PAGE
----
Magazine publishing has been described as a three-legged stool supported by the pillars of editorial, advertising, and audience development. The perch becomes precarious if the three legs aren’t balanced. The core of the Thoroughbred industry can be thought of in a similar way. Here, the three legs are comprised of stallion managers, breeders, and racehorse owners. When the pricing, supply, and demand among these three groups are not in balance, the business becomes shaky.
Indeed, in the last three months the business has become incredibly unstable. Witness: The devastating results of the Keeneland November sale; reluctance of mare owners to commit to bookings; steep cuts in stud fees; plummeting handle and purses; cash-flow challenges at farms large and small; and a dearth of new Thoroughbred owners. Compound this situation with a financial crisis that prevents access to fresh capital, and you have the makings of a full-blown calamity.
We have made some changes in our business to navigate this period of weakness and instability. During the past month, we have completely rewritten our business plan with two goals in mind: (1) To reduce the costs of manufacturing, distribution, and operations; and (2) to reduce the cost of advertising for struggling Thoroughbred owners and breeders. Both objectives were achieved.
Our mandate is driven by the requirements of the Thoroughbred owner and breeder, a group that needs immediate financial relief. Therefore, with this issue, we reduced advertising rates by 5%. This step will provide modest relief to industry marketing budgets and challenge us to operate more efficiently than ever. Still, we anticipate that advertising budgets will shrink as farms large and small struggle with this new economy. Fewer advertising pages mean smaller issues, with attendant savings in paper and postage. Other cost savings will come from concessions provided by suppliers. More will result from improving internal efficiencies and eliminating unprofitable products. Sadly, we were compelled to reduce the size of our staff by approximately 10%, to 91 full-time employees.
Some media pundits opine that print is dead. It isn’t. This magazine has a paid circulation of 23,764, and research demonstrates that readers spend an average of 1.6 hours with each issue. In 2008, we published more than 4,000 advertising pages, making The Blood-Horse one of the largest weekly magazines in North America.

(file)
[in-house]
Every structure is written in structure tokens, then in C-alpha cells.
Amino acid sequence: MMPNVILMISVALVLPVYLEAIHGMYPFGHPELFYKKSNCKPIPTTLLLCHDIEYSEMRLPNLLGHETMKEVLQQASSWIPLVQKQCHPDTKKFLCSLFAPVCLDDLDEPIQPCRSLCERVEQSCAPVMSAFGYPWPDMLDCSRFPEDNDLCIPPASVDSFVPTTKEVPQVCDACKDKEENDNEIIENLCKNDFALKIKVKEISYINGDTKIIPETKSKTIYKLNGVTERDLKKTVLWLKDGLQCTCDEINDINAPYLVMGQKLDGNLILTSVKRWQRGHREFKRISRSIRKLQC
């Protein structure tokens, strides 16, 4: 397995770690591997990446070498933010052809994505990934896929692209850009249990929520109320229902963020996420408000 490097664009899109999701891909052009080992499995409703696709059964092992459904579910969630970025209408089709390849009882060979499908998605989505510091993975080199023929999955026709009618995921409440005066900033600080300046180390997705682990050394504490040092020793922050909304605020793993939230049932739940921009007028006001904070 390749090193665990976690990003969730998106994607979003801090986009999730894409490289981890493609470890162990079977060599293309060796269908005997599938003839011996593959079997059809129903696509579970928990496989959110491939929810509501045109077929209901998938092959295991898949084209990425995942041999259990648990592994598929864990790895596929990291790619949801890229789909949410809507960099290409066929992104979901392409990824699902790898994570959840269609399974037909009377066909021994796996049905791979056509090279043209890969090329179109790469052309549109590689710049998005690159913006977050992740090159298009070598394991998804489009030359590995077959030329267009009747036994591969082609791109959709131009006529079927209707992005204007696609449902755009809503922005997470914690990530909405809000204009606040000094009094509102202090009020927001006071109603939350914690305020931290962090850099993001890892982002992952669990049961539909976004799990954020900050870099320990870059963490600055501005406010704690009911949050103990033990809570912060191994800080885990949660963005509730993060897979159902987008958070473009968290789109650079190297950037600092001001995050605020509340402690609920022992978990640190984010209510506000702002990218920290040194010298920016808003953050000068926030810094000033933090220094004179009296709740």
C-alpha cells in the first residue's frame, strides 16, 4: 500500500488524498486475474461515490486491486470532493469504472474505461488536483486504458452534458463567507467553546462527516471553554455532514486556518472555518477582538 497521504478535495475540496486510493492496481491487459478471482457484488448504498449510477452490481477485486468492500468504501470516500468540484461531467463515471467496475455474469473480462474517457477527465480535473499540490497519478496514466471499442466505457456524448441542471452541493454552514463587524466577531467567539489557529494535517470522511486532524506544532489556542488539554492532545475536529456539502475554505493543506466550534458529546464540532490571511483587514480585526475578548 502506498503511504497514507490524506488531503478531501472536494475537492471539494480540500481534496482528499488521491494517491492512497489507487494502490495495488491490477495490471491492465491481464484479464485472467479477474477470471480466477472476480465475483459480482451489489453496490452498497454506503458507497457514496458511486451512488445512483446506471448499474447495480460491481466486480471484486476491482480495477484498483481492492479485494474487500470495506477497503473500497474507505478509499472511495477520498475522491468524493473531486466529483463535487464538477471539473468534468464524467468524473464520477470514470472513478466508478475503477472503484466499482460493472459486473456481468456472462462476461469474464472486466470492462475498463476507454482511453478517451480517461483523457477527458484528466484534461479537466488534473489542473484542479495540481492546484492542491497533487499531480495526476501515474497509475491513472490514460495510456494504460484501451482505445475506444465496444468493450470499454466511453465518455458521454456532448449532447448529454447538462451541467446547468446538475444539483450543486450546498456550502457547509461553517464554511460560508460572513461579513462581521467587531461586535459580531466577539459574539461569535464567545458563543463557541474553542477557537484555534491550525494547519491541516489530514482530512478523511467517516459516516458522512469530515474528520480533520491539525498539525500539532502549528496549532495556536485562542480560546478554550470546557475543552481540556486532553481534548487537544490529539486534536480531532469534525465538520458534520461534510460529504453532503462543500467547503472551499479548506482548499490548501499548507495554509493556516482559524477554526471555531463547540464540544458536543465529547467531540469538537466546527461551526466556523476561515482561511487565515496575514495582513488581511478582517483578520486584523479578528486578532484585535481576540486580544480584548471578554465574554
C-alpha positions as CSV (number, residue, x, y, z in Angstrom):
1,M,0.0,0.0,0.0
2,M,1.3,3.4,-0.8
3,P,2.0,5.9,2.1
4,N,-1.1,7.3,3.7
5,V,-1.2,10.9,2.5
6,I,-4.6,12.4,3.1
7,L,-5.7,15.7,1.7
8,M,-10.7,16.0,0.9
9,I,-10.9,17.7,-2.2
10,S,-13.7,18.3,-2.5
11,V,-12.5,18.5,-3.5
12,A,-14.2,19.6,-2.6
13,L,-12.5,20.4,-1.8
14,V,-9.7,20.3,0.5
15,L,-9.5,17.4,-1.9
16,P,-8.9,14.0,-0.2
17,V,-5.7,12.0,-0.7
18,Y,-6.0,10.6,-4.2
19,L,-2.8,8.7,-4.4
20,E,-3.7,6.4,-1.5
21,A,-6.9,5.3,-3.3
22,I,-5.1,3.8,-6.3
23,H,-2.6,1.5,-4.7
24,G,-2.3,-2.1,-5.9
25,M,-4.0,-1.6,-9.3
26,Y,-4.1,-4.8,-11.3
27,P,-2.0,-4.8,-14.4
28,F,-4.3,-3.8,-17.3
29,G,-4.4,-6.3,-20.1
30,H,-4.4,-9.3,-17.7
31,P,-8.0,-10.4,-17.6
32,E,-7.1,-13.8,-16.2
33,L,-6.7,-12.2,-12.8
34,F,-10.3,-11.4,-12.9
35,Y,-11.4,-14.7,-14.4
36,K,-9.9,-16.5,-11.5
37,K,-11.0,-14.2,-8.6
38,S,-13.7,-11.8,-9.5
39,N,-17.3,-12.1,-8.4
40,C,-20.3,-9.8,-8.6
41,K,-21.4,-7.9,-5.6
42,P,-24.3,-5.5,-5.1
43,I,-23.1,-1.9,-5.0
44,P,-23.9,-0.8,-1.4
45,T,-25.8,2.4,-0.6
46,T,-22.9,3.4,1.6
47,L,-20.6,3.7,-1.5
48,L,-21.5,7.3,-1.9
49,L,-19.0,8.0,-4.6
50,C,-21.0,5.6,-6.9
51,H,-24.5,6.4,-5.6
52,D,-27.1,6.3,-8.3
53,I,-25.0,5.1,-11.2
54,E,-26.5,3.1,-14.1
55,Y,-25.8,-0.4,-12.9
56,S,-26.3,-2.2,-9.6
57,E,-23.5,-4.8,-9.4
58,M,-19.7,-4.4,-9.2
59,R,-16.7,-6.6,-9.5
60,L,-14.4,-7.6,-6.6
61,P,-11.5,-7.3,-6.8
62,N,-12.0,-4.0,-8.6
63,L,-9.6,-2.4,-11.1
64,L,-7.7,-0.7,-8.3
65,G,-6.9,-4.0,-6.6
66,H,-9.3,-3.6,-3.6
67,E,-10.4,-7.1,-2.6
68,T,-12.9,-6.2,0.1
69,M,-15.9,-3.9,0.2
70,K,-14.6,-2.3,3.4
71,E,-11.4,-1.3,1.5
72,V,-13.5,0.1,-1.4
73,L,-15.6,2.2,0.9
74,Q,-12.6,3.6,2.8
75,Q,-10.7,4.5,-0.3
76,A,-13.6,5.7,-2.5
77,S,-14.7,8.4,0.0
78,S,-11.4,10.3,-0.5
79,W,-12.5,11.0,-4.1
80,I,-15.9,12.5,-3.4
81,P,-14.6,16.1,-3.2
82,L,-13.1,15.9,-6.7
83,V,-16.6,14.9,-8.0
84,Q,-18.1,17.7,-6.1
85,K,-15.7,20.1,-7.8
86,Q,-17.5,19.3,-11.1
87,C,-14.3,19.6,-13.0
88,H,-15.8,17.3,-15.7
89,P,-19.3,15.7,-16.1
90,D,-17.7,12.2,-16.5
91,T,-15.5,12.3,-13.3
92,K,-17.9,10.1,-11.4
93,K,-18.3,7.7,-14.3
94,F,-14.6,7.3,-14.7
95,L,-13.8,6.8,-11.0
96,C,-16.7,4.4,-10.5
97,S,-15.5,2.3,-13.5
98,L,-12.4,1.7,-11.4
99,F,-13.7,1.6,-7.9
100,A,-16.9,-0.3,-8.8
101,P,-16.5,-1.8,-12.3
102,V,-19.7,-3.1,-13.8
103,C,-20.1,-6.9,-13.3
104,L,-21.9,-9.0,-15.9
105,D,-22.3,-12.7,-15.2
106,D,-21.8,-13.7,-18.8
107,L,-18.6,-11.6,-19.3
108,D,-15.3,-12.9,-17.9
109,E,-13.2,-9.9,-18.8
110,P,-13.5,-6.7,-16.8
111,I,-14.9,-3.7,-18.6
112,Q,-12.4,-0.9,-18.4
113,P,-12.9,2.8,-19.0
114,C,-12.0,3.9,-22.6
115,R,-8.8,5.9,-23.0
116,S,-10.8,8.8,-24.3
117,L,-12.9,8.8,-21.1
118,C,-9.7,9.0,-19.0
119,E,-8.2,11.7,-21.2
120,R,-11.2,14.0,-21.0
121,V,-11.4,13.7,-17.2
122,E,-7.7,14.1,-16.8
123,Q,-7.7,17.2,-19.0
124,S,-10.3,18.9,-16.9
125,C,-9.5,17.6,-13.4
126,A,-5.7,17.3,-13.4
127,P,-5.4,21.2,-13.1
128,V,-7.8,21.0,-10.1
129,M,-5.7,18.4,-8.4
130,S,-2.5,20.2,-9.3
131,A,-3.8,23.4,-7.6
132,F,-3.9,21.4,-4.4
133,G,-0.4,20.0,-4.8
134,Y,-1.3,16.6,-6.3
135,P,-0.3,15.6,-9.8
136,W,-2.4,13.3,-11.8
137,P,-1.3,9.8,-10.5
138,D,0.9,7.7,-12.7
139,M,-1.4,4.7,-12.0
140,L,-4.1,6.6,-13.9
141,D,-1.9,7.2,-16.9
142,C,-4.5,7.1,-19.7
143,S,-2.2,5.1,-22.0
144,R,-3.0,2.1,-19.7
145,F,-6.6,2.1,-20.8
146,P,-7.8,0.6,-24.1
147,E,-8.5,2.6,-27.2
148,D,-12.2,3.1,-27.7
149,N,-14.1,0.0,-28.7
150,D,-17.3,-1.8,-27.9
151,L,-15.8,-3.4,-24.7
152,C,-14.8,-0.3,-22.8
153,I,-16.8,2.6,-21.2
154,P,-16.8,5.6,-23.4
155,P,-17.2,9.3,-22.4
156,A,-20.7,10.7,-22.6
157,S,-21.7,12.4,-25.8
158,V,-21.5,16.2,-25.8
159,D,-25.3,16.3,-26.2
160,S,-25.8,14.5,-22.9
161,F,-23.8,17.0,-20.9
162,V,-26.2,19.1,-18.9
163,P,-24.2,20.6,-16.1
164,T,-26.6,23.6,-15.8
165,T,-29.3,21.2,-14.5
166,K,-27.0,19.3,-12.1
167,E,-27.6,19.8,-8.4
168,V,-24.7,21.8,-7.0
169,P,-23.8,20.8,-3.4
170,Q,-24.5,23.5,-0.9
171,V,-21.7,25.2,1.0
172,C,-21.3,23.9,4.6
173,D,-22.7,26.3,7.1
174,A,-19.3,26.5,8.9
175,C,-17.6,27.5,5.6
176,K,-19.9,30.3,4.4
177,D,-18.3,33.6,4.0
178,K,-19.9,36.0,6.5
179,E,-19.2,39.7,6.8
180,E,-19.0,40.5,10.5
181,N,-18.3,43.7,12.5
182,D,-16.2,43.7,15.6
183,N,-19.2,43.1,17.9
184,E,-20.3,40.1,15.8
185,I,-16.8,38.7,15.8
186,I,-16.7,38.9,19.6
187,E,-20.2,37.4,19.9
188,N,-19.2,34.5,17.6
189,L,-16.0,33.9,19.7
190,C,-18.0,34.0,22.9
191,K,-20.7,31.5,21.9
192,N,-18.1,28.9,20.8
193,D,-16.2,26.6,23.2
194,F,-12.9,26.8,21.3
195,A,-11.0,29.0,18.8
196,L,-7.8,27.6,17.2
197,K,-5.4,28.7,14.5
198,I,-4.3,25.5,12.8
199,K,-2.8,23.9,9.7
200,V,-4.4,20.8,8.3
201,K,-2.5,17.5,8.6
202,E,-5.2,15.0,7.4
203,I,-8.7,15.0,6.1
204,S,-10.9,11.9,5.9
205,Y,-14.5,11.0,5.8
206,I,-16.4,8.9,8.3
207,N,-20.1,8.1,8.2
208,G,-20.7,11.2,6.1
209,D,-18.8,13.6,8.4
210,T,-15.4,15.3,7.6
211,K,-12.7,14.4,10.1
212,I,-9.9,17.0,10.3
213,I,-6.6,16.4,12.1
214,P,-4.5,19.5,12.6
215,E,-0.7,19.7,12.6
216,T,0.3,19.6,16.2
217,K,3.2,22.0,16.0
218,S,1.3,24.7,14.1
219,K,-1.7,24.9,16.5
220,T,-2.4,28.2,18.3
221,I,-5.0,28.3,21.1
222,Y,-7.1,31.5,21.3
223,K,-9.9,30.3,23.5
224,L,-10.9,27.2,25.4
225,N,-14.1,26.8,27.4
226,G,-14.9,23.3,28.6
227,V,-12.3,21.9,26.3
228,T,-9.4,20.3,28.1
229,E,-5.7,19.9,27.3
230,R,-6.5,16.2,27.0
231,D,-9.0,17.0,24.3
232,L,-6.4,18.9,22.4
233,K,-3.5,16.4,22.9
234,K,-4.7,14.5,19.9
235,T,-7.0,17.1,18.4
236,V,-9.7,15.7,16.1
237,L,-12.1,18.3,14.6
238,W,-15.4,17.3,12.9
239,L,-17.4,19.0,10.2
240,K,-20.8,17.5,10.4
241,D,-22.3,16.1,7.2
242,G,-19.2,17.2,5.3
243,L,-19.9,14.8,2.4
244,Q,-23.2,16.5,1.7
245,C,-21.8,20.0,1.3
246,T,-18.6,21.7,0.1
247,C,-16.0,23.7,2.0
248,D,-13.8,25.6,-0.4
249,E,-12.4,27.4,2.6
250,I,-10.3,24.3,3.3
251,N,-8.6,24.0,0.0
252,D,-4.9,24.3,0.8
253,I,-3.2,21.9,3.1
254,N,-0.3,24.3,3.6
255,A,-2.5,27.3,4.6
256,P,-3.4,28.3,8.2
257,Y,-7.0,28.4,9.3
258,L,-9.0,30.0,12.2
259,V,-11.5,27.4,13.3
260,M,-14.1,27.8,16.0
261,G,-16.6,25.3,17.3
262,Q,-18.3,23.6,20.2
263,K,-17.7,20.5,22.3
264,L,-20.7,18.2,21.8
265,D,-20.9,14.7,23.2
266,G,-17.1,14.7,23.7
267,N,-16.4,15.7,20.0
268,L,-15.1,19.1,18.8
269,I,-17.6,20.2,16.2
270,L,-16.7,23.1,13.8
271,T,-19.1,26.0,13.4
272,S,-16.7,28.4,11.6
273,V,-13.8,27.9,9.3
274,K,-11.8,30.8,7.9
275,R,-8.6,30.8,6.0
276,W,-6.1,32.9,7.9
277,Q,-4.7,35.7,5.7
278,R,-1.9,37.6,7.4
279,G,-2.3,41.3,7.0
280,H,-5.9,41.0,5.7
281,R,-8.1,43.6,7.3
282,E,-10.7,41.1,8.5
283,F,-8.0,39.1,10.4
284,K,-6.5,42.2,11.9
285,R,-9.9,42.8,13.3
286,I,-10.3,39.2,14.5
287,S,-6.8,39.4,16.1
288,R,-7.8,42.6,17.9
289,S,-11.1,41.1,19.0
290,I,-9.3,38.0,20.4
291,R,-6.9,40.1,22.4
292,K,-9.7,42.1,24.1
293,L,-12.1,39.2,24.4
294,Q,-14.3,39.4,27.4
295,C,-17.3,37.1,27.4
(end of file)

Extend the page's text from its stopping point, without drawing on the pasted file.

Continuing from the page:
No, print is not dead, but the role of print journalism is rapidly changing. The growing sophistication of the digital world has created an exciting new model for magazine publishers. Now, we can tell you what’s happening in real time through our Web sites, e-newsletters, phone services, and news alerts. Then, each week, through the pages of this magazine, we can put events in perspective.
While you will see fewer printed pages, you will have access to more information than ever available online through BloodHorse.com. From original videocasts to informative PDF downloads, from blogs to breaking news, BloodHorse.com has become the industry’s central information source. Development of our Web services will not slow down. Stay tuned.
The bottom line is that we have adjusted the scope of our enterprise to navigate through this financial maelstrom. In a sense, we are lucky: We have a strong balance sheet, thanks to your loyal support over the past decades. And we don’t have the crushing pressure of extraordinary debt or the need to upstream earnings to a for-profit owner.
If you subscribe to this magazine, you are a stake holder in the Thoroughbred industry. The reason for this is that Blood-Horse Publications, unlike other media properties in this industry, is a non-stock, nonprofit enterprise. We pay no dividends. We enrich no corporate owner. Instead, we are owned by your industry association. Our board is comprised of your colleagues. The money you invest with us never leaves the industry. Each year, we provide essential funding to the Thoroughbred Owners and Breeders Association to carry out its important mission of improving the economic welfare of owners and breeders. For example, this year we will fund TOBA programs with more than $200,000, plus a portion of our earnings.
While we have streamlined our operation, we pledge to deliver the same level of quality, service, and performance that have come to characterize The Blood-Horse brand. We remain focused on your needs and dedicated to your success. As always, I welcome your feedback and thoughts.